Tuesday, June 18, 2024

Dodge Center Ambulance has eye on potential Taxing District

For decades, the Dodge Center Ambulance, the ambulance provider for Claremont, Dodge Center, Kasson, Mantorville, and Townships in Dodge County have survived off of small financial contributions from Dodge Center and Kasson, voluntary donations from other communities, and the reimbursement from insurance when going on calls.

The model no longer is going to work unless major changes are made to the reimbursement rates, particularly for Medicare and Medicaid, which for an aging community like Dodge County, and other outstate communities is the largest percentage of patients they provide service for each year.

Now city officials across the county may soon be taking votes up or down on whether or not they should create a Dodge Center Ambulance Taxing District.

“We hope we will never have to use it if we do get it formed,” Interim Ambulance Director AJ Gengler previously told the DCI.

Fair Share

One of the biggest frustrations for ambulance providers, especially in outstate communities is collecting money from insurance.

When a department like Dodge Center billed roughly $1.7 million two years ago and only received $650,000 in cash, it causes concern about the long-term plan.

“You can send a $2,000 bill and you maybe will get $400 or $500 if you’re lucky from that bill,” Gengler said about reimbursements from Medicare and Medicaid.

With 60 to 70% of rural EMS calls being those patients, Gengler knows there needs to be other ways to generate revenue.

“We need the government to pay the true cost of a bill and ambulance ride,” Gengler said.

One silver lining for Dodge Center Ambulance is a strong volunteer base. During an interview last week Dodge Center City Administrator Lee Mattson noted the ambulance had over 14,000 volunteer hours last year.

Since volunteers are only paid $3 an hour to be on call, and then paid a relatively small amount for an hourly rate when on calls, it provides large savings for the ambulance, allowing it to continue.

“Without the volunteers, we could not operate the service,” Mattson said.

Matters were further complicated when legislators failed to provide $120 million in funding for rural ambulance providers, which officials viewed as a stop gap. Instead $30 million was allocated, with uncertainty of how much if any would go towards the Dodge Center Ambulance.

Other Communities Could Be Impacted

Unlike other communities in Dodge County, West Concord and Hayfield have their own ambulance service.

But volunteerism is at an all-time low in West Concord, for example, meaning the city has had to be creative.

One of the ideas was to bring in two full-time staffers for the ambulance which would provide them with guaranteed day time coverage, after two long time volunteers who previously handled those shifts retired last year.

Beginning Jan. 1, the city had the funds to pay for two full-time EMTS, but no one has applied.

It means Dodge Center through an agreement has temporarily been providing coverage for West Concord Monday through Friday between 5 a.m. and 5 p.m. in exchange the Dodge Center Ambulance is allowed to bill for any of the calls they go on.

But should a Taxing District be formed Mattson said the reality is it may not be fair for taxpayers in the Dodge Center Taxing District to have to pay taxes while residents in other communities don’t have to pay but still get the service provided.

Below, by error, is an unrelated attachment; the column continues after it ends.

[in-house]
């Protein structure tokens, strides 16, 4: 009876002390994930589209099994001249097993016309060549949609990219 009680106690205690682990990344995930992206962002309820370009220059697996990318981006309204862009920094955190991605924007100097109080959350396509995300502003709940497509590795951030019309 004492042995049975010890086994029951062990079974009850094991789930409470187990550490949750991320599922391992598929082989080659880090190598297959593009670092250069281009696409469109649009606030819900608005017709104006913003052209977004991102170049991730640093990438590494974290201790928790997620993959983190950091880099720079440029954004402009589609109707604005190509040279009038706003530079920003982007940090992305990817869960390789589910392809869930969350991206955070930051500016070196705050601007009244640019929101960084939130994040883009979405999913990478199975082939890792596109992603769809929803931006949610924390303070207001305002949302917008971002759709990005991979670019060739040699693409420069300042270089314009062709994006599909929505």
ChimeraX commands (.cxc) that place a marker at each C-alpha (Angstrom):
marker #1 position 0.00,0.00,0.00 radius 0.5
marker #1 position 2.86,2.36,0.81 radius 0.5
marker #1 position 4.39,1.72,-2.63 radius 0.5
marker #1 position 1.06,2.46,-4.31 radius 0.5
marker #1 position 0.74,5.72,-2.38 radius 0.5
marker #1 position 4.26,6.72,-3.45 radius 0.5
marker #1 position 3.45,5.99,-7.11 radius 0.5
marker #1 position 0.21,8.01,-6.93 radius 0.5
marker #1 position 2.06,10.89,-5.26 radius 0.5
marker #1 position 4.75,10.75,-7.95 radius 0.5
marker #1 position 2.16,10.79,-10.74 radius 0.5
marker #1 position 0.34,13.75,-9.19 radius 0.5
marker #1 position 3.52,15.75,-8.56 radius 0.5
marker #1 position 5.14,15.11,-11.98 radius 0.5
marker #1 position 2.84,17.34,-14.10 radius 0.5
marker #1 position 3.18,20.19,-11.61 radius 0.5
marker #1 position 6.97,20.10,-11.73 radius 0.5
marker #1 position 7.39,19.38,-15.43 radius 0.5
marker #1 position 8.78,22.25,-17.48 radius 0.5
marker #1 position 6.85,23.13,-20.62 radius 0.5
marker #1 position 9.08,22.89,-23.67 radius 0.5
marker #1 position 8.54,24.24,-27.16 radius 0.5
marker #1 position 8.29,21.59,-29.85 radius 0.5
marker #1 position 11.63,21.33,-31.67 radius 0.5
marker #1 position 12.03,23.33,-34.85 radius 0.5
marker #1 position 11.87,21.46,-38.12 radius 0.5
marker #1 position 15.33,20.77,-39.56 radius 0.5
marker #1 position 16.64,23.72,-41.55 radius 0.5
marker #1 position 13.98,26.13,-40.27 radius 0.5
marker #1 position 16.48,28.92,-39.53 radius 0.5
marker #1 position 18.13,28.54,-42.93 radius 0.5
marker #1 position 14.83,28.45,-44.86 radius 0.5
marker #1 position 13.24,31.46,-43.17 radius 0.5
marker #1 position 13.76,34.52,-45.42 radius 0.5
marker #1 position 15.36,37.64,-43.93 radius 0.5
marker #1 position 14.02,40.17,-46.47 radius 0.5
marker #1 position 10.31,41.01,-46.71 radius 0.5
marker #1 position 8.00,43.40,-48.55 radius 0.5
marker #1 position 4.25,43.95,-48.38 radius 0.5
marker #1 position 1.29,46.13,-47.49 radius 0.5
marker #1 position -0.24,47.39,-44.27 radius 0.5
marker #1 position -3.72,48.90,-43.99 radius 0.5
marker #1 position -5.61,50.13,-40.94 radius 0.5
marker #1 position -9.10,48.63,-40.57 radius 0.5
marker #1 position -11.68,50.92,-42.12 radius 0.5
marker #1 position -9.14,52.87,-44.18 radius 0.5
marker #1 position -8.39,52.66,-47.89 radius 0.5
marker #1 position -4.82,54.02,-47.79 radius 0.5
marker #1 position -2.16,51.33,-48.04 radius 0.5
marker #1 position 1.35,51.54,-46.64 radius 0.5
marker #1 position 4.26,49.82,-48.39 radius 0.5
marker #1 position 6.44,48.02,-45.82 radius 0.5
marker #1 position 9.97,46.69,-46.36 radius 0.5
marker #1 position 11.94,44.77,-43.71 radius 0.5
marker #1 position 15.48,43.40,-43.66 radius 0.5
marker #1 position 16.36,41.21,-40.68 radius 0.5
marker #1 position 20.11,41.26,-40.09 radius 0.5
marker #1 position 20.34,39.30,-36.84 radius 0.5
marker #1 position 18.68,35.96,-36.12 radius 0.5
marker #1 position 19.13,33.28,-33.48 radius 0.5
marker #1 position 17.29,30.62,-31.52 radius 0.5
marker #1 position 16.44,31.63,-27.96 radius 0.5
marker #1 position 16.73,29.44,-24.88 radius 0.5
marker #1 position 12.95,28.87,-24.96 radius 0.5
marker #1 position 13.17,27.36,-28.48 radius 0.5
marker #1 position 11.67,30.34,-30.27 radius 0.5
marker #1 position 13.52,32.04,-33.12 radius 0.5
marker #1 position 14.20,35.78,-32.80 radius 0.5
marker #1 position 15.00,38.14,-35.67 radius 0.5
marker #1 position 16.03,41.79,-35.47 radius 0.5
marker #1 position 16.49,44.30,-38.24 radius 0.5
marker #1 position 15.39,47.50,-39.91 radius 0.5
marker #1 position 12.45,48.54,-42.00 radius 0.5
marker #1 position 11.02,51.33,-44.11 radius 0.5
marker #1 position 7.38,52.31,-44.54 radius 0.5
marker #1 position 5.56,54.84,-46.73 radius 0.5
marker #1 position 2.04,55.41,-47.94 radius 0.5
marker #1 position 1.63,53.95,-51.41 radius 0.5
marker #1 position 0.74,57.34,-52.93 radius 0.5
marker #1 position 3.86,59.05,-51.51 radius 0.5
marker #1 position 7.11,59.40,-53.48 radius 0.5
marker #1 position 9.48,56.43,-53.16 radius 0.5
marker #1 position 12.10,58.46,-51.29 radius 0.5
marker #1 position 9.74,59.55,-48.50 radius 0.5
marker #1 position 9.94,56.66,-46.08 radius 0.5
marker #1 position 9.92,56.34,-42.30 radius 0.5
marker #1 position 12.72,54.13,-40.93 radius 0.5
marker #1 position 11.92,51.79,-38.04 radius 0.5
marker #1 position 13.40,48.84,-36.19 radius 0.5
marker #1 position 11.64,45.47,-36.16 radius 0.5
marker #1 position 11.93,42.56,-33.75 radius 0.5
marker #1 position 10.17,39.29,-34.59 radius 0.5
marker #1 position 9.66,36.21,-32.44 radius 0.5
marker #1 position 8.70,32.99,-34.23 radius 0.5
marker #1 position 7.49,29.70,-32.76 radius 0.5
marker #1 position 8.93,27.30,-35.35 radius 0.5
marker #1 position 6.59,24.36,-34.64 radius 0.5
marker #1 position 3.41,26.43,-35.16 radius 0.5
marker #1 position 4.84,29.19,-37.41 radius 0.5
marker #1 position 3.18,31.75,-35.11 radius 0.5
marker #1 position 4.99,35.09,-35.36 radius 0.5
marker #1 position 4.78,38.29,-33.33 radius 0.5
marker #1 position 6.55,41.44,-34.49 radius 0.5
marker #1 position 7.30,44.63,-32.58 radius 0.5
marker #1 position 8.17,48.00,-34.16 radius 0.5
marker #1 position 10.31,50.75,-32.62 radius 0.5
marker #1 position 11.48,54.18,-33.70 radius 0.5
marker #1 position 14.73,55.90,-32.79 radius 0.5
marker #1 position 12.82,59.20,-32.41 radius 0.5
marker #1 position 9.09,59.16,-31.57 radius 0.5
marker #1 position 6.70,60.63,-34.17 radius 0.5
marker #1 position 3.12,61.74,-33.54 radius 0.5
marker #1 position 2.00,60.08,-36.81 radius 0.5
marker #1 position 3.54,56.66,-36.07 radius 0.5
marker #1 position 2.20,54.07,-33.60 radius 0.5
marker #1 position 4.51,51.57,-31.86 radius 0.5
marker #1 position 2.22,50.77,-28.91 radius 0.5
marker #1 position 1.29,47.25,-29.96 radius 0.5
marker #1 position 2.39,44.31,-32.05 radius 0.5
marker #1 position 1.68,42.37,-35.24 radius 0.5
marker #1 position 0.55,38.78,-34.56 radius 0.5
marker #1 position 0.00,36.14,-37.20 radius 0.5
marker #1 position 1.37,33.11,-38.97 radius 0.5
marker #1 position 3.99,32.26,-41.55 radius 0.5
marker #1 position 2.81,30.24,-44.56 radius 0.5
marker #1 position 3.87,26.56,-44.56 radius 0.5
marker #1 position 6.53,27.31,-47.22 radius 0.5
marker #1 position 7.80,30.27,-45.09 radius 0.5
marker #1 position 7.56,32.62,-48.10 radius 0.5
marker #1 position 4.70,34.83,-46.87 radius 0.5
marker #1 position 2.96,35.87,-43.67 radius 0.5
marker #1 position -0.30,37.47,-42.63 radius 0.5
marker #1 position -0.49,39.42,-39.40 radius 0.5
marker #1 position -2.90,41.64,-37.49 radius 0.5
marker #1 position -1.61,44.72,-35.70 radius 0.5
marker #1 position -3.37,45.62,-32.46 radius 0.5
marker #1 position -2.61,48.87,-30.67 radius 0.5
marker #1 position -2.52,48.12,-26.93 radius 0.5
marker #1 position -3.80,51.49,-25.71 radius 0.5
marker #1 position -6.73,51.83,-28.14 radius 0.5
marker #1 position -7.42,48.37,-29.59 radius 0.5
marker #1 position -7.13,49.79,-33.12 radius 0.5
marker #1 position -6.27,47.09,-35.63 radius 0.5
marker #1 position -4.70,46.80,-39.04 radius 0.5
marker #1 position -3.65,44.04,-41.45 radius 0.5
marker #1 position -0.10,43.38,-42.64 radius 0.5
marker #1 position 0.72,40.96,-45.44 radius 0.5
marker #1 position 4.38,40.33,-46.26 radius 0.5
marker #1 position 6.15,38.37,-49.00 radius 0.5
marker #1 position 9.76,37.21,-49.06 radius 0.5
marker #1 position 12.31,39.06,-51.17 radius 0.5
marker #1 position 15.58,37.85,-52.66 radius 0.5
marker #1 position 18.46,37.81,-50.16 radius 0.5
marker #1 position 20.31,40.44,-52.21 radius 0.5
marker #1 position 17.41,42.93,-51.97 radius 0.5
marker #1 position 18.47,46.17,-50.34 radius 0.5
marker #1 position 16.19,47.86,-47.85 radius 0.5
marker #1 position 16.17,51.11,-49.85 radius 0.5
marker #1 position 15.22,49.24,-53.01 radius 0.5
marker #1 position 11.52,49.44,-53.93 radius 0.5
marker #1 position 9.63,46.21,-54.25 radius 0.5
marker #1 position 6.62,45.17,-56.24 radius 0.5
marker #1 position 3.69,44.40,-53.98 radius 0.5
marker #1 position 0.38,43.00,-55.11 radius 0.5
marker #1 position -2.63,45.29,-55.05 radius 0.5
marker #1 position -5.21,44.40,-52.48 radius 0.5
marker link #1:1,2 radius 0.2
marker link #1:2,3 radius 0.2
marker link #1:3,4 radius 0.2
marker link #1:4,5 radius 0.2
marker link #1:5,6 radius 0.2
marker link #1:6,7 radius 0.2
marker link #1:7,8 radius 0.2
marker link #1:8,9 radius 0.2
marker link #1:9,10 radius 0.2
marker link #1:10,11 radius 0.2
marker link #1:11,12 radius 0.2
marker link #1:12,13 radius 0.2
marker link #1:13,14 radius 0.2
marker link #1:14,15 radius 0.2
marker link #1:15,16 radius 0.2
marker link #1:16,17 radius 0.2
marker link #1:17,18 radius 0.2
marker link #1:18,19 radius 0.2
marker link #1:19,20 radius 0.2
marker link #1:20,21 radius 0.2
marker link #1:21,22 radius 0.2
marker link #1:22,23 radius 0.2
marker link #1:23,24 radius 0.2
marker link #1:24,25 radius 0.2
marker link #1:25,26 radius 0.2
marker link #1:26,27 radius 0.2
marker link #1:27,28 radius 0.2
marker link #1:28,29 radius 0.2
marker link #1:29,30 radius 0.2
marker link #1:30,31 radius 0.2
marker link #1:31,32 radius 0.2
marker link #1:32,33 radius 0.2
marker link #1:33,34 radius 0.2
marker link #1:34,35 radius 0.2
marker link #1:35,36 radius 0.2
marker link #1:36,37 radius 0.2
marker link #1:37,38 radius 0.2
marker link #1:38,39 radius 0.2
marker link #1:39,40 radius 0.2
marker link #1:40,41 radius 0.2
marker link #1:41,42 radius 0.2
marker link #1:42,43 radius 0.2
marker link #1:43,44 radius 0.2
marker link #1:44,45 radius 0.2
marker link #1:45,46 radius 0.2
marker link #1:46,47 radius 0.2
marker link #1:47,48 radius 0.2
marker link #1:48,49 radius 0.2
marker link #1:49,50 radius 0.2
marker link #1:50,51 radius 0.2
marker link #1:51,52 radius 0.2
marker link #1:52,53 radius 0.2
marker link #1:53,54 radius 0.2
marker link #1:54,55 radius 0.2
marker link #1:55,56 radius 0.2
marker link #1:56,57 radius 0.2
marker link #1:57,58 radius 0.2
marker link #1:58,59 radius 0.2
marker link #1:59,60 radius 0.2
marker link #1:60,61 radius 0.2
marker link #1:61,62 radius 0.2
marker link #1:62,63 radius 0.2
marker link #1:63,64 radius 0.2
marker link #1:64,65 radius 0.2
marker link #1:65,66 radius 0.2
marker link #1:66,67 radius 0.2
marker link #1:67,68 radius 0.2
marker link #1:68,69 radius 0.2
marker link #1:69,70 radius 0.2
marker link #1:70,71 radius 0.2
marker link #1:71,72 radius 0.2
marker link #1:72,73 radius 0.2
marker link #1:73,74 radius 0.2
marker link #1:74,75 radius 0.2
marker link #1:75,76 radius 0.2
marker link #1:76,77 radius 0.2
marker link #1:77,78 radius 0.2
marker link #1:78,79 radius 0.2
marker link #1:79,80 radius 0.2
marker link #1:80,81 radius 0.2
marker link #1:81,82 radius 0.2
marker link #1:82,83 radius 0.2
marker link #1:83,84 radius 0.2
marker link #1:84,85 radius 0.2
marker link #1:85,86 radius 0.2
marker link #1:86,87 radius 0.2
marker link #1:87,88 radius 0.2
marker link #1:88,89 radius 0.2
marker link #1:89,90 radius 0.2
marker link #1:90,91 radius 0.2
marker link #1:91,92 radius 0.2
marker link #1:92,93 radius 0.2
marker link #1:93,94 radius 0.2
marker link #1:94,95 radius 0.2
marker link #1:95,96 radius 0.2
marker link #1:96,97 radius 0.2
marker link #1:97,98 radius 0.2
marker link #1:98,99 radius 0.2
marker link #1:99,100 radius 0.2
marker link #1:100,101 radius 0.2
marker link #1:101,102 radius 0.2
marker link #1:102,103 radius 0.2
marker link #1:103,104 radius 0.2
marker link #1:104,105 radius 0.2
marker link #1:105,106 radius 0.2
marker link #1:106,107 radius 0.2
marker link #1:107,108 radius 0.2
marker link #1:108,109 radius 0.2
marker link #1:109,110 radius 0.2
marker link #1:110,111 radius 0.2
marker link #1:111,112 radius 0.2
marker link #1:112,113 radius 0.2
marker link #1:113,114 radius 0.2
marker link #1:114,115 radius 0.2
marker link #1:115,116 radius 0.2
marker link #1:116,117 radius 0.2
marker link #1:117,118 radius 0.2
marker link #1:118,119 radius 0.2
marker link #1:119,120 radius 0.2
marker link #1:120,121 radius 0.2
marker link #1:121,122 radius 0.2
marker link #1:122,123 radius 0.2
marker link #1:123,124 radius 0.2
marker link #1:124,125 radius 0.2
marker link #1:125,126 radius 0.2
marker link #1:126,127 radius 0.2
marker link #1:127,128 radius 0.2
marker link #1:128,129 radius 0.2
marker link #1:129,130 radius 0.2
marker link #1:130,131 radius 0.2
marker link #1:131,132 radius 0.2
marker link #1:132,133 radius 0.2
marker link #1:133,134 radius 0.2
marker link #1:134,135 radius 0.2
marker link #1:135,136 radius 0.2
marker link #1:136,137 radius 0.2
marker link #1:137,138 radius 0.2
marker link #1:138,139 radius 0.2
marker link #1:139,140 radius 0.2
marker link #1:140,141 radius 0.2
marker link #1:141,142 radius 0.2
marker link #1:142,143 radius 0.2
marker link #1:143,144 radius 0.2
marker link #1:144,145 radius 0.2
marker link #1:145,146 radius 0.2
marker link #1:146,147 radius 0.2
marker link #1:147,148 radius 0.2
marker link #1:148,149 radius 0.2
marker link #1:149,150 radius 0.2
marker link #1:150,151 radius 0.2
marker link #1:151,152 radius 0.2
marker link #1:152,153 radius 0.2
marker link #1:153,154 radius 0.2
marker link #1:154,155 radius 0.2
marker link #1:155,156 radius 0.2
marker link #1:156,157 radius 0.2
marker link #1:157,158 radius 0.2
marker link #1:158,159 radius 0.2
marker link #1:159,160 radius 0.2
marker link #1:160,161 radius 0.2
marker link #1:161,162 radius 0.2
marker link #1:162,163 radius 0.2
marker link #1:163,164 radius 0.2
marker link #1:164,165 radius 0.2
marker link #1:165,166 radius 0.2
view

“We’re just concerned that right now we are providing some coverage for other services in the county where we’re doing the response for them,” Mattson said. “There’s some concern on our part that it is perhaps unfair if we’re in the process of creating a taxing district that we would continue to provide that kind of coverage for free in other places. That it might not be fair to our taxpayers.”

Last week the Dodge Center City Council held a work session to discuss what a long term model would look like for funding from a place like West Concord if a Taxing District is formed.

“With the City working on implementation of a taxing district to assist in funding operations, it seems appropriate that the City also start considering a charge for providing coverage to neighboring ambulance services,” Mattson wrote in a memo.”This would be above and beyond what we charge patients and would apply to agreements where we are covering time for a service but not when we are providing mutual aid.”

Mattson said no consensus was reached by the City Council, and discussions will be ongoing.

Regardless of whether or not a Taxing District is formed, Mattson said nothing would change in terms of mutual aid.

Next Steps

Time is of the essence, Mattson said especially if the goal is to have the Taxing District formed in time for the next budget season this fall.

“We obviously [would] like the decisions to be made as soon as they can,” he said.

Currently he said an attorney hired to work on the legality of a proposed Taxing District is in the process of drafting contracts and joint power agreements for the cities and townships.

Mattson said once draft agreements and other information is drafted up by the legal team, the idea is to go over the proposal with all the communities and “see what kind of comments there are and where we’re at.”

In terms of a timeline Mattson said,“ we’d like to keep things moving forward because I think it’s really important to develop some certainty.”

Mattson said large capital purchases need to be made soon, something often put on the backburner, due to a lack of funding. But before large purchases are made he said “we believe we’re gonna continue on with the service, but we would like to have some understanding of what the future holds, before we do that.”

 

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